In an analysis model, we introduce explicitly the "class session" object and differentiate it from the course object. Each course is composed of class sessions (e.g., 15 sessions in a semester) and each session is explicitly treated in an internal system model. This model allows the user to manage course-related materials in the unit of session. An instructor can prepare and register to the relevant course his/her own materials such as the CEAS-based contents, Power Point files, and PDF files to the relevant course, and then allocate those materials to each session as the sessions proceed. The "one at-a-glance course page" is such an example where materials such as preparation and review assignments, lecture slides and hints for exercises, are assigned up to the sixth session. The feature described above gives flexibility in the allocation of course materials. In addition, an instructor can add course-materials any time as the session proceeds, i.e., there is no need to prepare a complete course contents at the beginning. This makes it easier for an instructor to start to use the CEAS system.
The instructor's functions are grouped according to the activities on the cycle of class teaching and self-learning. The function selection menu on the instructor's top page is arranged to reflect the grouping, where material-preparation functions, material allocation to each class session, and class activity evaluations (e.g., attendance, quizzes, etc.) are grouped together and deployed on the left hand side of the menu. When one of the "Go to class execution" buttons on the right hand side is clicked, a "one at-a-glance course page" of the selected course appears.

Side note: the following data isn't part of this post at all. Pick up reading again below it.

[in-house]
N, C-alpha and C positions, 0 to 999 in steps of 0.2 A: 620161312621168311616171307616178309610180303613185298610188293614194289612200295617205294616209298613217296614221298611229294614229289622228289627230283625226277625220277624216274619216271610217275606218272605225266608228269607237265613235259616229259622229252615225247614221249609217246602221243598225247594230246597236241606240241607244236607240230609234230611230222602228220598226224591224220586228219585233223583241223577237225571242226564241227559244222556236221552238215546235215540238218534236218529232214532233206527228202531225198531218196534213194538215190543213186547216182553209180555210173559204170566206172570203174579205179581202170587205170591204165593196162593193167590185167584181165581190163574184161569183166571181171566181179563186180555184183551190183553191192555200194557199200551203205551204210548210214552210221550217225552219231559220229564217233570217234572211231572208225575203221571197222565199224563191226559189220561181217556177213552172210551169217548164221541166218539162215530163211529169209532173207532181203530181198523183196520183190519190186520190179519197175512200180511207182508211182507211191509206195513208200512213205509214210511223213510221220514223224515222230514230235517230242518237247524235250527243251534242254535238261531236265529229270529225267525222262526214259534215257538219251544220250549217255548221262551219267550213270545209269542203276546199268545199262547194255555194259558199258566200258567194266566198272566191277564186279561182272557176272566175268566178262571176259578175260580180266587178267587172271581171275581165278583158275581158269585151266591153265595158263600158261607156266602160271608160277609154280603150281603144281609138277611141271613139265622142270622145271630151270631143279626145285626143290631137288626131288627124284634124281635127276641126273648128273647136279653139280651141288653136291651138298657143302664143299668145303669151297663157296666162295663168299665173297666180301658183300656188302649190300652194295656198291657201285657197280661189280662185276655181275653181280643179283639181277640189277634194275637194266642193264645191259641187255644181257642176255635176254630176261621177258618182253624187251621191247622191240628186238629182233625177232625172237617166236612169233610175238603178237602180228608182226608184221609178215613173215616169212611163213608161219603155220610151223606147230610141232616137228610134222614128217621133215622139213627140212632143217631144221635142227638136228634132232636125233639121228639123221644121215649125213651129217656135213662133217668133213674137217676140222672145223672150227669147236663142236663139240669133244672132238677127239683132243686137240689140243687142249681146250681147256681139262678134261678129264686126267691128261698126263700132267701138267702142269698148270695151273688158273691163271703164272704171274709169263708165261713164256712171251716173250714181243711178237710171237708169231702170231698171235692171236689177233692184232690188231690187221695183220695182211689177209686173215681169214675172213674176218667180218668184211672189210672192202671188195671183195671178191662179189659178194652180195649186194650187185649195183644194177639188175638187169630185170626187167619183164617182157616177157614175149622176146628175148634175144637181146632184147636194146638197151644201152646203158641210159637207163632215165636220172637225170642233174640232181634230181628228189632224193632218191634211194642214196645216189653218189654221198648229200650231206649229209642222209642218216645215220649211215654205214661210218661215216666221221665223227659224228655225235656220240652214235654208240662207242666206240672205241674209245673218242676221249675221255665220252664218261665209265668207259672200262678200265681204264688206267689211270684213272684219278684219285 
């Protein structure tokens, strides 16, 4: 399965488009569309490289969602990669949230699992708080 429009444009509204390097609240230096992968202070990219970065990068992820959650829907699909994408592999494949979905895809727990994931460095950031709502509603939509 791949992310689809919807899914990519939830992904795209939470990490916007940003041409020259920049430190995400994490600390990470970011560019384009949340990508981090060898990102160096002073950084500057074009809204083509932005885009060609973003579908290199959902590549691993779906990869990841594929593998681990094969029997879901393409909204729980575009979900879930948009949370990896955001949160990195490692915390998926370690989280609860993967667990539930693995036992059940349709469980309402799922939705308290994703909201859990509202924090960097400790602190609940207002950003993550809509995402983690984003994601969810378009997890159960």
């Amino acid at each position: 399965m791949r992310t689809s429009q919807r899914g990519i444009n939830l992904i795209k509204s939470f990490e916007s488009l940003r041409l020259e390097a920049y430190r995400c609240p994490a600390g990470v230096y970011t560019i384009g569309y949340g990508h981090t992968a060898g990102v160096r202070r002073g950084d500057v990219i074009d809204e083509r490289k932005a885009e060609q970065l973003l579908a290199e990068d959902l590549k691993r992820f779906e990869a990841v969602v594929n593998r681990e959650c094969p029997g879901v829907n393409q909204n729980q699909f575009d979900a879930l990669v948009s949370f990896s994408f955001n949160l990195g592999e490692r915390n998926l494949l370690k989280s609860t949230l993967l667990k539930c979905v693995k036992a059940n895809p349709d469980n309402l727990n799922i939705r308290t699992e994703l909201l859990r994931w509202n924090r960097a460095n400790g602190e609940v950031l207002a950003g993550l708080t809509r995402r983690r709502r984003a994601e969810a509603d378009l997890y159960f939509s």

The CEAS system is also equipped with functions that are useful in the class execution. When we give students a test using a CEAS-based quiz in a PC-equipped classroom, a pre-set password enables us to synchronize the start/end of the test. Quiz-marking facilities such as self-marking, peer-marking, and automated-marking are available.
The reduction of the instructor's administrative workload is one of the important issues that we should cope with, particularly in a large-sized class education. We have not intended to automate the evaluation of various types of student's achievements. Instead, we make it our policy that CEAS can prepare related data in any editable form, leaving the evaluation to the instructor's own manipulation. The "student-record-at-a-glance" table is such an example where classroom data and performance data for all enrolled students are listed. These data can be downloaded to the local PC so that the instructor can manipulate them on the Excel software.
The above mentioned feature of the page design and item configuration forms a unique user interface which leads instructors to start to use the CEAS without any guidance. We name this interface the Teaching-Support User Interface. One of the reasons that underlie easy accessibility for instructors is considered to be not in the outlook of the screen but in the user interface design that coincides with the instructor's work-flow in managing teaching activities.
The CEAS Version 3 series is licensed under the Educational Community License, Version 2.0.
Last Updated: Friday, September 24 2010 @ 03:56 PM JST|Hits: 2,921